1st-Team All-ACC Edge Defenders: Myles Murphy (Clemson) and Rondell Bothroyd (Wake Forest)
Myles Murphy is the first selection for All-ACC edge defenders. Not only is he among the best defensive players in the conference, but he is also one of the best in the country. Murphy is the Platonic ideal of the modern edge rusher; he can play inside or outside the tackle, win from a variety of stances, stop the run and rush the passer, and can defeat offensive tackles with speed, power, or finesse. He’s more athletic and explosive than Clelin Ferrell and more technically developed and consistent than Vic Beasley. Murphy should hear his name called very early in the 2023 NFL Draft.
For many consecutive years now, Wake Forest has had at least one dynamic edge defender (Duke Ejiofor, Carlos Basham, Luiji Villain). All three of these players deservedly ended up playing in the NFL. Rondell Bothroyd should be the next one in line. Bothroyd finished in the top ten among ACC edge defenders in both pressures and sacks last season. He also finished tied for first among all ACC defensive players with four forced fumbles. Even though Bothroyd was productive as a pass rusher, he was even better as a run defender, finishing third in the ACC with 16.5 TFLs.
2nd-Team All-ACC Edge Defenders: Xavier Thomas (Clemson) and Habbakuk Baldonado (Pittsburgh)
Xavier Thomas is a name that fans of any ACC team should be very familiar with. Thomas has been with Clemson for a very long time now, arriving with significant fanfare as a top-five overall recruit in his class. However, he has not lived up to the (perhaps somewhat unrealistic) expectations that came to Clemson with him. Thomas has played significant snaps for the Tigers during his time there but has never recorded more than 3.5 sacks in a season. Nevertheless, he is a remarkably consistent presence off the edge, especially as a run defender. If he finally puts it all together this season, expect him to be next to his Clemson teammate as First-Team All-ACC honorees at the end of the year.
Sporting possibly the best name in the ACC, Habakkuk Baldonado was a tremendous edge defender for Pat Narduzzi’s defense last year. With stars Rashad Weaver and Patrick Jones II off to the NFL, Baldonado finally got his chance to start and excelled. The Italy native led the conference in total pressures (48) and QB hits (14) and finished tied for third in sacks (9). With most of the Panthers’ defensive line returning, Baldonado should have another stellar year before joining his former teammates at the next level.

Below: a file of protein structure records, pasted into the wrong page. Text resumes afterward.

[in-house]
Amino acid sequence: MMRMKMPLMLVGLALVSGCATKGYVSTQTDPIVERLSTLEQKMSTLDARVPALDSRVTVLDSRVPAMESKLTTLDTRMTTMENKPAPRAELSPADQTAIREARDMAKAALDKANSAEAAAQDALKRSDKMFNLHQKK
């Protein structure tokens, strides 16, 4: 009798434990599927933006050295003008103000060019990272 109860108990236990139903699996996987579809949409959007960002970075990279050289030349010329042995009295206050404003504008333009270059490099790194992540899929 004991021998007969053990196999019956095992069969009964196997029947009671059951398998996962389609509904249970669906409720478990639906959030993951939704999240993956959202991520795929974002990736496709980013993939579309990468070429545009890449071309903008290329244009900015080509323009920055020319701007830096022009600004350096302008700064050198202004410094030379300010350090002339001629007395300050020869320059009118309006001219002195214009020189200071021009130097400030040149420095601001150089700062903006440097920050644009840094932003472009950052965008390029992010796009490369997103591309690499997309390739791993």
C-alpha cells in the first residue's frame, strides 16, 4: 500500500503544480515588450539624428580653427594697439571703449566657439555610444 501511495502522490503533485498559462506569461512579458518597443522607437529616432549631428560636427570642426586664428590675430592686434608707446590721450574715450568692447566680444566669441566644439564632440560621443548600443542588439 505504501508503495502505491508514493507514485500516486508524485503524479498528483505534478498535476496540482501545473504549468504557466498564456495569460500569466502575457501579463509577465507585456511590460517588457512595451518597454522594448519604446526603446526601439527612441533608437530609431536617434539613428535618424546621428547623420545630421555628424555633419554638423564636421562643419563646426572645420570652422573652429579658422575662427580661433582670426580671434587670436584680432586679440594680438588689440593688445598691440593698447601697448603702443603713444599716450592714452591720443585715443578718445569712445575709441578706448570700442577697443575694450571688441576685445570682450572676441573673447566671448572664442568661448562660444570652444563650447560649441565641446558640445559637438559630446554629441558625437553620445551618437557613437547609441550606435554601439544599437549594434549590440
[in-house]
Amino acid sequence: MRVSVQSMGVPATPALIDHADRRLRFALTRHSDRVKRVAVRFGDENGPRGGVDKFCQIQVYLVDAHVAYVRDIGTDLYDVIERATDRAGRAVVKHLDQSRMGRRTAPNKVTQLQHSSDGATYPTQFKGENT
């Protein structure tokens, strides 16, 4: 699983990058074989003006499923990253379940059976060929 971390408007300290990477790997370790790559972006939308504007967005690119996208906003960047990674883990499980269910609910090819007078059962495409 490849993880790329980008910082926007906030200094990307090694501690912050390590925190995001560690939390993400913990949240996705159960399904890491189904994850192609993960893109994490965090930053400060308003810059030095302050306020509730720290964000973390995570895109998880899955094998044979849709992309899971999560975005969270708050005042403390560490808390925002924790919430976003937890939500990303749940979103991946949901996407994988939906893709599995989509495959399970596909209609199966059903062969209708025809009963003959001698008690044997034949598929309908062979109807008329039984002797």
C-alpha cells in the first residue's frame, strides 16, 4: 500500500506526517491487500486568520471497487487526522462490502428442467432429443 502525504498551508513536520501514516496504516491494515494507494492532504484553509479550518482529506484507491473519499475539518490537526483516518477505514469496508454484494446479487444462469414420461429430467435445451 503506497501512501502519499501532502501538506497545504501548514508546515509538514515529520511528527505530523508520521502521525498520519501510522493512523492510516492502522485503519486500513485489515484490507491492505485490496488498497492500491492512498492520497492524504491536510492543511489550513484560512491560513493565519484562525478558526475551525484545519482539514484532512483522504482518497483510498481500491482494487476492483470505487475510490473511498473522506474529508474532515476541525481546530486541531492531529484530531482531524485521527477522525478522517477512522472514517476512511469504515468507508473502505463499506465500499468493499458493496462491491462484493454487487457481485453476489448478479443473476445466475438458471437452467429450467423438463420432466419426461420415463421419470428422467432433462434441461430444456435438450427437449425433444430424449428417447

3rd-Team All-ACC Edge Defenders: Yasir Abdullah (Louisville) and Marcus Valdez (Boston College)
The members of my Third-Team All-ACC edge defenders are among two of the more atypical-looking players for their position. On the one hand, Yasir Abdullah plays outside linebacker in Louisville’s 3-4 defense where he is asked to wear many hats. At 6’1” and 237 pounds, Abdullah is rarely asked to set the edge against offensive tackles and tight ends. But he excels as a pass rusher, winning with his explosion, bend, and agility. He is especially dangerous when Louisville dials up exotic blitz packages, where he is asked to twist and loop around the formation, frequently getting free runs at the quarterback.
On the other hand, Marcus Valdez is a traditional 4-3 defensive end that does much of the dirty work for Boston College’s defense. Where Abdullah wins with his athletic ability, Valdez wins with technique and effort. Despite his size (6’0”, 258 lbs), he is an exceptional run defender, using his natural leverage to take on much larger offensive linemen and win frequently. In what should be his final season in Chestnut Hill, Valdez needs to be more consistent rushing the passer, especially late in the year.
Honorable Mention: YaYa Diaby, Louisville; Kaimon Rucker, North Carolina; Deslin Alexandre, Pittsburgh; and Kameron Butler, Virginia